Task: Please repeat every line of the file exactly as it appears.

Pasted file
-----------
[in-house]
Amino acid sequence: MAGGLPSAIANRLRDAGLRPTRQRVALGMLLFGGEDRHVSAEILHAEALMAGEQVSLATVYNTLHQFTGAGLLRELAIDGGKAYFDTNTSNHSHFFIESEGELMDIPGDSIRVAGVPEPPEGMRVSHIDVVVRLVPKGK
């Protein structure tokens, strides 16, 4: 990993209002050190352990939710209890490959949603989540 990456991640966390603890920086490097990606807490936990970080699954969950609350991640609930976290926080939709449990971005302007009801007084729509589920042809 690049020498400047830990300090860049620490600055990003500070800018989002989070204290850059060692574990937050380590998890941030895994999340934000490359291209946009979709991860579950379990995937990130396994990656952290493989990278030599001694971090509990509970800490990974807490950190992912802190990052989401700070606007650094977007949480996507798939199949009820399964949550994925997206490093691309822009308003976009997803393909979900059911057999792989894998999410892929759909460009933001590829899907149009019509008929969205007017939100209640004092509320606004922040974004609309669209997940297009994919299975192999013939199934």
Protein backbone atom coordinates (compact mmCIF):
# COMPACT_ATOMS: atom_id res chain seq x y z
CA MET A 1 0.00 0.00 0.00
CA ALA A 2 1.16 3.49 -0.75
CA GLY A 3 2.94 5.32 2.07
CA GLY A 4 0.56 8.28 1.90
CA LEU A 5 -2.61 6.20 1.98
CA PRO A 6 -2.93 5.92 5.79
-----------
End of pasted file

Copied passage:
[in-house]
Amino acid sequence: MAGGLPSAIANRLRDAGLRPTRQRVALGMLLFGGEDRHVSAEILHAEALMAGEQVSLATVYNTLHQFTGAGLLRELAIDGGKAYFDTNTSNHSHFFIESEGELMDIPGDSIRVAGVPEPPEGMRVSHIDVVVRLVPKGK
């Protein structure tokens, strides 16, 4: 990993209002050190352990939710209890490959949603989540 990456991640966390603890920086490097990606807490936990970080699954969950609350991640609930976290926080939709449990971005302007009801007084729509589920042809 690049020498400047830990300090860049620490600055990003500070800018989002989070204290850059060692574990937050380590998890941030895994999340934000490359291209946009979709991860579950379990995937990130396994990656952290493989990278030599001694971090509990509970800490990974807490950190992912802190990052989401700070606007650094977007949480996507798939199949009820399964949550994925997206490093691309822009308003976009997803393909979900059911057999792989894998999410892929759909460009933001590829899907149009019509008929969205007017939100209640004092509320606004922040974004609309669209997940297009994919299975192999013939199934």
Protein backbone atom coordinates (compact mmCIF):
# COMPACT_ATOMS: atom_id res chain seq x y z
CA MET A 1 0.00 0.00 0.00
CA ALA A 2 1.16 3.49 -0.75
CA GLY A 3 2.94 5.32 2.07
CA GLY A 4 0.56 8.28 1.90
CA LEU A 5 -2.61 6.20 1.98
CA PRO A 6 -2.93 5.92 5.79